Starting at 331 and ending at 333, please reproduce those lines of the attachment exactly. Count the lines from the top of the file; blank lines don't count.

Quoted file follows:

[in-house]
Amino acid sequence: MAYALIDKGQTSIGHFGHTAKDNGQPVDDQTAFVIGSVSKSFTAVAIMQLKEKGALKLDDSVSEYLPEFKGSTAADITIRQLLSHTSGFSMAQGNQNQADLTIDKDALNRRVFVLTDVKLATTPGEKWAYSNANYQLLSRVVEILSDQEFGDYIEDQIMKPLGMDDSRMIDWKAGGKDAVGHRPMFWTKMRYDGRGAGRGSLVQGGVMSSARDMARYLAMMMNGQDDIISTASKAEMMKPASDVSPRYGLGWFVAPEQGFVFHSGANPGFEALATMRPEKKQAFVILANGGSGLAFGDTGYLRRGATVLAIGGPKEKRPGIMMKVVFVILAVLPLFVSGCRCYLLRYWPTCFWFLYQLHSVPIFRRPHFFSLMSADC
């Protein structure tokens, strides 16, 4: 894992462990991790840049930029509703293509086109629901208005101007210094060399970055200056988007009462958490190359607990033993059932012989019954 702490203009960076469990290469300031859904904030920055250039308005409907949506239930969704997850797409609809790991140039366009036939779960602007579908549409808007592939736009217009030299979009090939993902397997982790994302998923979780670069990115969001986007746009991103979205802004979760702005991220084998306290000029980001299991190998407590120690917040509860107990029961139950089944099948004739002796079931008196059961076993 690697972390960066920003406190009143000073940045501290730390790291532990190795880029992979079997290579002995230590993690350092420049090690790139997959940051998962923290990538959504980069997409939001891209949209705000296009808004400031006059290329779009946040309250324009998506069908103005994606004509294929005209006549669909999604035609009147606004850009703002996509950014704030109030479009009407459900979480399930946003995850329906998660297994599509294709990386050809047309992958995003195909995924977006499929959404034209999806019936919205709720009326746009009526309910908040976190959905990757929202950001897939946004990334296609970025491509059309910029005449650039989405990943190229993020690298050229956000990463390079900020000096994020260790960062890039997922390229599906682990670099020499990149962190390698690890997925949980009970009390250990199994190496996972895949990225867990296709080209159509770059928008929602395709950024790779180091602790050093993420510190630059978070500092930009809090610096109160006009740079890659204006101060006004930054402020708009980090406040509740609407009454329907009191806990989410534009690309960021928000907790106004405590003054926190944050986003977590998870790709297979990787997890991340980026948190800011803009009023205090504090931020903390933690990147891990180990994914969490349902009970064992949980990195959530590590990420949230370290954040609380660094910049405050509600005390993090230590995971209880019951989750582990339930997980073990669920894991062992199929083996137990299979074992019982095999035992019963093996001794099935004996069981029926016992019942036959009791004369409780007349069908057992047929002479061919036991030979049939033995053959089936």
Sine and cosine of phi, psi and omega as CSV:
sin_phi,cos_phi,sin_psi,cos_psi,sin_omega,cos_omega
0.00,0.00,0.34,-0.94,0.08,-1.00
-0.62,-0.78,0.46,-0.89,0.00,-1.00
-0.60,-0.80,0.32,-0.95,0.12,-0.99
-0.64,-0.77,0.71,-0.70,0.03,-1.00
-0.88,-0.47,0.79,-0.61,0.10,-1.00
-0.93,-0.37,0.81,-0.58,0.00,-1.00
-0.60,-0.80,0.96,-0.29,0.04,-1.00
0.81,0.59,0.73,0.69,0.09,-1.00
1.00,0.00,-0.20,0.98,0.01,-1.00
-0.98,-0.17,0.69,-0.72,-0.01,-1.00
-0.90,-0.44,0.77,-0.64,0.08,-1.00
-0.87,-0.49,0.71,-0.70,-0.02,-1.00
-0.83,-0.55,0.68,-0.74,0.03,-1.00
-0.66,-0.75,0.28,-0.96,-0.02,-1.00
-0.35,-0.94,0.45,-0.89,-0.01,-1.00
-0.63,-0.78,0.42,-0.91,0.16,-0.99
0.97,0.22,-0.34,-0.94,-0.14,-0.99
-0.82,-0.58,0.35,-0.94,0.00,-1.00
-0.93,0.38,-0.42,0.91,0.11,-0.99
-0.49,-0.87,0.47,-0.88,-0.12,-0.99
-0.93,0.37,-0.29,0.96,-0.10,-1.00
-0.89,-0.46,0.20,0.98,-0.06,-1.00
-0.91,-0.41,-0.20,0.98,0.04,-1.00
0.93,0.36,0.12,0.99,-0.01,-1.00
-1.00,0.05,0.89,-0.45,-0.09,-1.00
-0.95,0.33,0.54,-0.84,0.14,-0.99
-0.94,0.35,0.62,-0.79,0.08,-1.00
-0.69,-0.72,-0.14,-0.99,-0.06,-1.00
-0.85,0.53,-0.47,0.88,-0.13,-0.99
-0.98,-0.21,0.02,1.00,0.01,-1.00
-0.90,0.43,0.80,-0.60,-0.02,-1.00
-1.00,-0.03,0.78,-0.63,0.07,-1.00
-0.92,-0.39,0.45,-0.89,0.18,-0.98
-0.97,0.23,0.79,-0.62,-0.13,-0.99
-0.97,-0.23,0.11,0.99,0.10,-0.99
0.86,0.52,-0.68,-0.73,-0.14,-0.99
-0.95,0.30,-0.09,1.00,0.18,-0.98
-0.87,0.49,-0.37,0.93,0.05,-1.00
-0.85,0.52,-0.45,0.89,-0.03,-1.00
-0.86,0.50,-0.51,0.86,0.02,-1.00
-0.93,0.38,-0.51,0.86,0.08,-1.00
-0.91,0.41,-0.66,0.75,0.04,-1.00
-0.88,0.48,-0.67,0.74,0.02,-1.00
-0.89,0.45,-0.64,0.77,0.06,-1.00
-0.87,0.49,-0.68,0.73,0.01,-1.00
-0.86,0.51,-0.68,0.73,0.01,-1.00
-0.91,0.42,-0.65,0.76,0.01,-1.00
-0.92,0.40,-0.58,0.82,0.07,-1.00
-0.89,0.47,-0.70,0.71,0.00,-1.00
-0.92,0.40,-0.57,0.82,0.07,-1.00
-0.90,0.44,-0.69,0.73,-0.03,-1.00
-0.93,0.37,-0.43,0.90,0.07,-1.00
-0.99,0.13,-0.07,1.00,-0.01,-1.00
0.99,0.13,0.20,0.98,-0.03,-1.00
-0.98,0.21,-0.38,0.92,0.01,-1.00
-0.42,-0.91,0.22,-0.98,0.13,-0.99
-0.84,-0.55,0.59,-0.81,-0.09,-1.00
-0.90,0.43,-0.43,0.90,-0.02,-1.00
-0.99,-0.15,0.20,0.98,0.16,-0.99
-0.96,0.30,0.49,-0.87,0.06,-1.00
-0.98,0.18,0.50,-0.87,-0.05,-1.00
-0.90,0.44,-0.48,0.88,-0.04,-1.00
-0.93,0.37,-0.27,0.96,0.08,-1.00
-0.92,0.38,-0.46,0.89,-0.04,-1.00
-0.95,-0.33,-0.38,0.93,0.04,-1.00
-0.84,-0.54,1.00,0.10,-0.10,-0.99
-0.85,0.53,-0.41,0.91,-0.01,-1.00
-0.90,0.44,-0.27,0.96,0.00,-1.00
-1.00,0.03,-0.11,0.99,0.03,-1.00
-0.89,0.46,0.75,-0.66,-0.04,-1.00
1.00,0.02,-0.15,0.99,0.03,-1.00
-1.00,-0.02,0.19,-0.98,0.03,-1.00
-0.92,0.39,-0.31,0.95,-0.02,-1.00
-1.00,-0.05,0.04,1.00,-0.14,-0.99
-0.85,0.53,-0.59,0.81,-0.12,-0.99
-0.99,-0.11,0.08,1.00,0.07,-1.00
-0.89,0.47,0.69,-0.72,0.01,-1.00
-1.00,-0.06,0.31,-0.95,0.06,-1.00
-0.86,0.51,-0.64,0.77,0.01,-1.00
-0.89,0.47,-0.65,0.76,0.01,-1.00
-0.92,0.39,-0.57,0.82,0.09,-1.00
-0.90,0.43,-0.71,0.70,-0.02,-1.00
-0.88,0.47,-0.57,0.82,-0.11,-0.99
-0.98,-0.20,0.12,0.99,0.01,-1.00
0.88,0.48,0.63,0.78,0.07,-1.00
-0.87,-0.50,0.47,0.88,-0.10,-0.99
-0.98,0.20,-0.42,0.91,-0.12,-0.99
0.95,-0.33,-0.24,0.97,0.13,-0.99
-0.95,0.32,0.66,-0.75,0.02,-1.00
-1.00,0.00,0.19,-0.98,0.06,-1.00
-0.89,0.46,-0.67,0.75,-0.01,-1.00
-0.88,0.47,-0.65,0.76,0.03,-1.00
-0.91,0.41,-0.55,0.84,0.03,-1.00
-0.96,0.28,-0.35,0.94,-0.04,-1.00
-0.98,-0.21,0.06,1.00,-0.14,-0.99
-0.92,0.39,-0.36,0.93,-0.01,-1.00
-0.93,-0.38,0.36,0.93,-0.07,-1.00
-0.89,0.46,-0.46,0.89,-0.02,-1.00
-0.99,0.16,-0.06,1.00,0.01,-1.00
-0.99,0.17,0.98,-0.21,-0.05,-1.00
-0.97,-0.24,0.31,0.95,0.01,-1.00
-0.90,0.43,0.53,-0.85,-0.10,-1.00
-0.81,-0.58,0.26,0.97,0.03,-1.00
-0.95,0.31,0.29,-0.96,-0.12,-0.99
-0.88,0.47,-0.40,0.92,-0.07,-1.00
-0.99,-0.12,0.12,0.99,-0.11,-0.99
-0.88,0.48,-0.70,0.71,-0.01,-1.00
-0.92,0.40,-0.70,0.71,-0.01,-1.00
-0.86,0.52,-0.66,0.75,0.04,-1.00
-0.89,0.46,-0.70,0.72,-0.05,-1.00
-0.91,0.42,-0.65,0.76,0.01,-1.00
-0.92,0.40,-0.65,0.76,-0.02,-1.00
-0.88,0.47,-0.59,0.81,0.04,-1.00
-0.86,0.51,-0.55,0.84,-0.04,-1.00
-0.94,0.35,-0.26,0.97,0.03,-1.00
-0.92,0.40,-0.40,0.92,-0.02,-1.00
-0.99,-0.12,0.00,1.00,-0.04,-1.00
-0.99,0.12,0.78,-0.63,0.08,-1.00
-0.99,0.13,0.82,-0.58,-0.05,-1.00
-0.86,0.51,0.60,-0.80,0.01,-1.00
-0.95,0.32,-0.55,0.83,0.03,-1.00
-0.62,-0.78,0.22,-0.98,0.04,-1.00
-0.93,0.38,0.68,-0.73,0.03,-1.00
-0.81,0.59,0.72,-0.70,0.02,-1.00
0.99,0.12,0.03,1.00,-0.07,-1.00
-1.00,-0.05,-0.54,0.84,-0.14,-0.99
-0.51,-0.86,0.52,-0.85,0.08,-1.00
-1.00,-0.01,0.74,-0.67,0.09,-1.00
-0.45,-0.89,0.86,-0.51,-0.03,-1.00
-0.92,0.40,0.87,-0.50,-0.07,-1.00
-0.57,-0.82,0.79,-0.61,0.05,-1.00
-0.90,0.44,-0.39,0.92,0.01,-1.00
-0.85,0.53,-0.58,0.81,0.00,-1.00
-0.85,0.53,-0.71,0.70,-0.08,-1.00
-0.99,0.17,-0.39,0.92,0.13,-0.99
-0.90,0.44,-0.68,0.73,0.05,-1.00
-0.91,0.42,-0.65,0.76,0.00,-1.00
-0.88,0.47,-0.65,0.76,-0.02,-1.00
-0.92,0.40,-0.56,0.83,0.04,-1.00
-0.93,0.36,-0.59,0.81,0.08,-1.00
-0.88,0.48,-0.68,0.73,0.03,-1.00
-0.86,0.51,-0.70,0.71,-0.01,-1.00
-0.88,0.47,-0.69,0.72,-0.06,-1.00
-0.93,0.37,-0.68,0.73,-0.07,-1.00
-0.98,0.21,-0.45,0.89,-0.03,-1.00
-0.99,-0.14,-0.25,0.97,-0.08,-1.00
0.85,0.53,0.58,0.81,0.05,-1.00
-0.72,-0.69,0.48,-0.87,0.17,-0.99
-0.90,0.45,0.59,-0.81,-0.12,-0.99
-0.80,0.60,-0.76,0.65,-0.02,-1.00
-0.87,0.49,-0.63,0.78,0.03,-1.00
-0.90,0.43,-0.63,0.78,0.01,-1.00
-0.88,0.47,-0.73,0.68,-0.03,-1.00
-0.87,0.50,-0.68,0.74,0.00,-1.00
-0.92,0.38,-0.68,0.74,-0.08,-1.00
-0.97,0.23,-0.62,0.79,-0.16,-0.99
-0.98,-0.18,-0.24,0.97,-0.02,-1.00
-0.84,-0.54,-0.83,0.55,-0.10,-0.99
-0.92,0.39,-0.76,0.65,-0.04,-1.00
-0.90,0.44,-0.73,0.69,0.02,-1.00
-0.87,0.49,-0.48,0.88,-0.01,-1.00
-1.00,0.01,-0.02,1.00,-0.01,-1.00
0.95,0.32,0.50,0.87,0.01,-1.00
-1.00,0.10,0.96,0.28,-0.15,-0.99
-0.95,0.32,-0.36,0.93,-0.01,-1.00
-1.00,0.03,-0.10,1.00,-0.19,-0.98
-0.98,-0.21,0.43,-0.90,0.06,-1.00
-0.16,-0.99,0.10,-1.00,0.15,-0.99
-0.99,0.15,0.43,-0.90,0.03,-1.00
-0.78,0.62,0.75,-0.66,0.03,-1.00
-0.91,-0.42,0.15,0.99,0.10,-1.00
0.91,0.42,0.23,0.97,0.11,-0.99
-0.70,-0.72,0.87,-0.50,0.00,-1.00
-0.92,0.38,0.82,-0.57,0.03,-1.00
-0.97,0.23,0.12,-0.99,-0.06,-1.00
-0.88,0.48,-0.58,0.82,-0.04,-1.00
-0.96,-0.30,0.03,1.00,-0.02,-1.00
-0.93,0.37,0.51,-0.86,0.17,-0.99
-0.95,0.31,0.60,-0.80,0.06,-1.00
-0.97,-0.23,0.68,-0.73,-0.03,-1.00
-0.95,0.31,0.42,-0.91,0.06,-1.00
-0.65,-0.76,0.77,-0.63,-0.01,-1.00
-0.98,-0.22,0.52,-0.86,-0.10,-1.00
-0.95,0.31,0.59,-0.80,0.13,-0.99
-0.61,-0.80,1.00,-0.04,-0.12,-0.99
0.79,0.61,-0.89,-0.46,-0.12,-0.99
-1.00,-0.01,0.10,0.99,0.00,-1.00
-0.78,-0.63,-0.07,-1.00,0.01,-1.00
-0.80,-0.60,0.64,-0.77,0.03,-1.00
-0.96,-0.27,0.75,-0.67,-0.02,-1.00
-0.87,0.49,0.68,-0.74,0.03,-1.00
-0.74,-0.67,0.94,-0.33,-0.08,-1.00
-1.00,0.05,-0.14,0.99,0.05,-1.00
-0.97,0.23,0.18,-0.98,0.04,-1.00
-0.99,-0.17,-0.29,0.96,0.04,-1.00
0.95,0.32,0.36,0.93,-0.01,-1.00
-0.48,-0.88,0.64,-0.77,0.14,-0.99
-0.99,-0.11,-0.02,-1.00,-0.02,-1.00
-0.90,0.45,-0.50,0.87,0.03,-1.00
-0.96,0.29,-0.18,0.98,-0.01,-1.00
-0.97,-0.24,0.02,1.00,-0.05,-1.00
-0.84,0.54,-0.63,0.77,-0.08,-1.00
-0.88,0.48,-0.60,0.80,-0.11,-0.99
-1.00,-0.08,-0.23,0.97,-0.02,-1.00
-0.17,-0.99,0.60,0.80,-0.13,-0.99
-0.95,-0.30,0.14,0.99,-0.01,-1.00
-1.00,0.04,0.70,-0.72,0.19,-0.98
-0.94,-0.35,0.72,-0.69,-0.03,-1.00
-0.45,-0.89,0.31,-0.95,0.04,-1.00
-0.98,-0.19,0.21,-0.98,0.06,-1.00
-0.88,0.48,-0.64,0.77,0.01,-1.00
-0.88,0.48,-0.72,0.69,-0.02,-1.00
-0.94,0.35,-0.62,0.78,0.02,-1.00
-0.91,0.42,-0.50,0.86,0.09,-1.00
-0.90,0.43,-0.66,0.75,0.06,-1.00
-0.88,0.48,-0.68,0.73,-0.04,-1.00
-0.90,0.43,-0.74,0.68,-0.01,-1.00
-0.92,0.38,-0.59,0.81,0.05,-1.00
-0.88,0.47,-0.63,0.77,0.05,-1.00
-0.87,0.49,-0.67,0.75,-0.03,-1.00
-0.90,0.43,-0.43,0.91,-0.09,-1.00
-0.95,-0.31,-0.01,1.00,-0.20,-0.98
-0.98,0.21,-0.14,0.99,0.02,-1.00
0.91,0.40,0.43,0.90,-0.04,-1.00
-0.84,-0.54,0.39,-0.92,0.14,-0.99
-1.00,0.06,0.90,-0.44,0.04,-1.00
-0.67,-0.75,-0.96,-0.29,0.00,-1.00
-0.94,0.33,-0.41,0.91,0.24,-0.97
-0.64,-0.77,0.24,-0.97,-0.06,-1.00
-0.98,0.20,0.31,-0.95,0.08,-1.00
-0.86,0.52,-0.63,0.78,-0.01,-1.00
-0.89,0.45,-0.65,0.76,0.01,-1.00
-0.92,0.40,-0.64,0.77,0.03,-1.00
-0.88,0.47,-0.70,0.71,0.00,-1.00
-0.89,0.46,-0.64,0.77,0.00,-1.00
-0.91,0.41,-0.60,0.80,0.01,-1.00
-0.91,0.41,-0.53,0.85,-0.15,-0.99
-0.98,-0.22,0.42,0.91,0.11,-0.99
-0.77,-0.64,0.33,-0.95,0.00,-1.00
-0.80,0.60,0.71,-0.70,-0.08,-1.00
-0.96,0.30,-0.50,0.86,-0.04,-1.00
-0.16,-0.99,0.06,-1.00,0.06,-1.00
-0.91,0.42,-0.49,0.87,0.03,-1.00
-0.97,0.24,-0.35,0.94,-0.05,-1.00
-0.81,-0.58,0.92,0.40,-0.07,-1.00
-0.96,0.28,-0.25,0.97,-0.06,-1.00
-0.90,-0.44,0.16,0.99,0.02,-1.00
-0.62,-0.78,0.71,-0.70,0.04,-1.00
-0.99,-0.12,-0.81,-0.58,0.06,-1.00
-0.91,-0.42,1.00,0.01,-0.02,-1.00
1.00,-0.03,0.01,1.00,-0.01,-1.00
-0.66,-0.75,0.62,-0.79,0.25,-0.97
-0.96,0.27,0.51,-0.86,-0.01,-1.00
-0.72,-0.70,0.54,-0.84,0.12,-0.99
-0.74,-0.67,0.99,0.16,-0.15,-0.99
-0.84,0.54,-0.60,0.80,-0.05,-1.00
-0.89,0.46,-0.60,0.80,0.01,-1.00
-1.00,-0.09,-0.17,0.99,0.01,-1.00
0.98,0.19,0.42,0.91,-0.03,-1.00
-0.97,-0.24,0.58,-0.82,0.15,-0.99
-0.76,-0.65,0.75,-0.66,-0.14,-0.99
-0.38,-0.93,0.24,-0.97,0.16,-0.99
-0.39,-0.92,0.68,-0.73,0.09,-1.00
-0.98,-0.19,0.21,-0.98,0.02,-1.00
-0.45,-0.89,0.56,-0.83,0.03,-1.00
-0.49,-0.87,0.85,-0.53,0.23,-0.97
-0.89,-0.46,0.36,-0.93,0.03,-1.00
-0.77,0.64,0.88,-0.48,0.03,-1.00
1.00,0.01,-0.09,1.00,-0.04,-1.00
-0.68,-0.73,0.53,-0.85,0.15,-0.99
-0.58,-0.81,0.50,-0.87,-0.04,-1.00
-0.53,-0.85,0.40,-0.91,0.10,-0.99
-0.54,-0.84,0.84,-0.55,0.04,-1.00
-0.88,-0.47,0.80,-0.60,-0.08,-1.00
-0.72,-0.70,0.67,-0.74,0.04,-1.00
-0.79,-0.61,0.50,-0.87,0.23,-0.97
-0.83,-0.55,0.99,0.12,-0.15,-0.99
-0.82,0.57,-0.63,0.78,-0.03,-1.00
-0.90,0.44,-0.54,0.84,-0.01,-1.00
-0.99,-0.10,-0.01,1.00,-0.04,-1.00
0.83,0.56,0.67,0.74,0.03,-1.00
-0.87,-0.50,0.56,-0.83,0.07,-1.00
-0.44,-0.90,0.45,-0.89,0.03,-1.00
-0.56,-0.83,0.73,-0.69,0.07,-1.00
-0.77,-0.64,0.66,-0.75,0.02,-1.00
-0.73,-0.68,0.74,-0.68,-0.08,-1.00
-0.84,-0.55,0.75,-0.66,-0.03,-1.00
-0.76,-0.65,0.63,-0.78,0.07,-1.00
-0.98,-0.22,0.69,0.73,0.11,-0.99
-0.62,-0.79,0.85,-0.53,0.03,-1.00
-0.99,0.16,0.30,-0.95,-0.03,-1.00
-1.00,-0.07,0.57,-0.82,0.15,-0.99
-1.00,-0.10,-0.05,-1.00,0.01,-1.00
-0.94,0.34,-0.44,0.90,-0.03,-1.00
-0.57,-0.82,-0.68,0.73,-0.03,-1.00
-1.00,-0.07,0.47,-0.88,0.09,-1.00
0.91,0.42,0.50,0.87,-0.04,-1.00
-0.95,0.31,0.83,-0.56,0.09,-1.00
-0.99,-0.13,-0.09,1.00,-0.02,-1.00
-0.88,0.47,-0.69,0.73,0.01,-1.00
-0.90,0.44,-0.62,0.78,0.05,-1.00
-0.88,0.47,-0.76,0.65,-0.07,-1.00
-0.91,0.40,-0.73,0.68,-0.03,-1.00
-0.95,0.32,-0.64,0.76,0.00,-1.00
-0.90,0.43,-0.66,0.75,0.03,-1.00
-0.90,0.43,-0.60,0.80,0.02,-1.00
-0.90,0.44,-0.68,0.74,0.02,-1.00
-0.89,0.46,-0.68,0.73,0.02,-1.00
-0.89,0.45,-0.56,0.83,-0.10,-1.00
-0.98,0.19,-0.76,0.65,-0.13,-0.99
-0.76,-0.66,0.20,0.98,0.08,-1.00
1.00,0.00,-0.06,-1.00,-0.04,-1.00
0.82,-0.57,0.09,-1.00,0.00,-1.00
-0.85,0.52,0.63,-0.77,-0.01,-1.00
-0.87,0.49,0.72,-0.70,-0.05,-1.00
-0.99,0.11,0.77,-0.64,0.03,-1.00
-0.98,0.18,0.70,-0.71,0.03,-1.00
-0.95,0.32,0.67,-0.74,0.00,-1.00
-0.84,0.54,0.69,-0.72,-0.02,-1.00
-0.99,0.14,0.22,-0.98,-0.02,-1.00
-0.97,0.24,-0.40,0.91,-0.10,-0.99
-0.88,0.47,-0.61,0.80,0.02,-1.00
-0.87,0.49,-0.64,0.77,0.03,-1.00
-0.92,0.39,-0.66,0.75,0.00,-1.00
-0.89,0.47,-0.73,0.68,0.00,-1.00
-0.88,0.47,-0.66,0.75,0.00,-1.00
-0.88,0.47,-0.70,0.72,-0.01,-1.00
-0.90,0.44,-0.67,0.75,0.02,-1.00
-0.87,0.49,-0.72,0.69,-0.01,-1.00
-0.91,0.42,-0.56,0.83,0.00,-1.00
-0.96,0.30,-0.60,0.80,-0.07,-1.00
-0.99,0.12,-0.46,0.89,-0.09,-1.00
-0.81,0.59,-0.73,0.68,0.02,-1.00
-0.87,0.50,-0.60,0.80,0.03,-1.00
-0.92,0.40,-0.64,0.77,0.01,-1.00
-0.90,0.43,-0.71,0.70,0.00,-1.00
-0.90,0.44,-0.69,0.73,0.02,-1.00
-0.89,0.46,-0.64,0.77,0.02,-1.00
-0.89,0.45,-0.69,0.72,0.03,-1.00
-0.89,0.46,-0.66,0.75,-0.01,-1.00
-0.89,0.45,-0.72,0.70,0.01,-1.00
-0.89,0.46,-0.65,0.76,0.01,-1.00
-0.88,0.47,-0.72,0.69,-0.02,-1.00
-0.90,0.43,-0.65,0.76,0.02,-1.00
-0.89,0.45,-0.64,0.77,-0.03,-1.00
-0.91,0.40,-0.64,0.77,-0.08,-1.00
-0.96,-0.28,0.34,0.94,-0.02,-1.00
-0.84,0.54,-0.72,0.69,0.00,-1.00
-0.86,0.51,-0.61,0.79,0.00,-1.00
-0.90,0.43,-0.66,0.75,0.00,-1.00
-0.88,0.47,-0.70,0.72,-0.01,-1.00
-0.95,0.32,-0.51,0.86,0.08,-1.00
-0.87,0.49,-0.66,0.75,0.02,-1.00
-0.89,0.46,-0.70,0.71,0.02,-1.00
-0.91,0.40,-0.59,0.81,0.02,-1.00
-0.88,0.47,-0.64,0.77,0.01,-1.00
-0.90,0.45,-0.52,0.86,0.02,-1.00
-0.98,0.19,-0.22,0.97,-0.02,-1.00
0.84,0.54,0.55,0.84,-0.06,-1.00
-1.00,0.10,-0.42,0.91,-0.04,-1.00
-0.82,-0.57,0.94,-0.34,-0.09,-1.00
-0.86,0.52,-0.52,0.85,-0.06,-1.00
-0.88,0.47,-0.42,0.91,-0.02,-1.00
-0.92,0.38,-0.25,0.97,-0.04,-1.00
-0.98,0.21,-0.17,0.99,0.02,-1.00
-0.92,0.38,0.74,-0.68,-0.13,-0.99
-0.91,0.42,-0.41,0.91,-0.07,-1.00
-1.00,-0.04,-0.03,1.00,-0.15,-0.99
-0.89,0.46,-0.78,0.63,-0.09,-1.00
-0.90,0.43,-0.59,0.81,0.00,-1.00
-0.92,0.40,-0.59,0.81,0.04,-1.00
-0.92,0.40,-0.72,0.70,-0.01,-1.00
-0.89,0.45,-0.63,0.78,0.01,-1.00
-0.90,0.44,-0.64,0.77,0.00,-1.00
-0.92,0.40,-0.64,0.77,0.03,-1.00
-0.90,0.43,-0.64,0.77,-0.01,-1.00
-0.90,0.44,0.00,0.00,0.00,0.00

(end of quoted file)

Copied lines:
-0.88,0.47,-0.66,0.75,0.00,-1.00
-0.88,0.47,-0.70,0.72,-0.01,-1.00
-0.90,0.44,-0.67,0.75,0.02,-1.00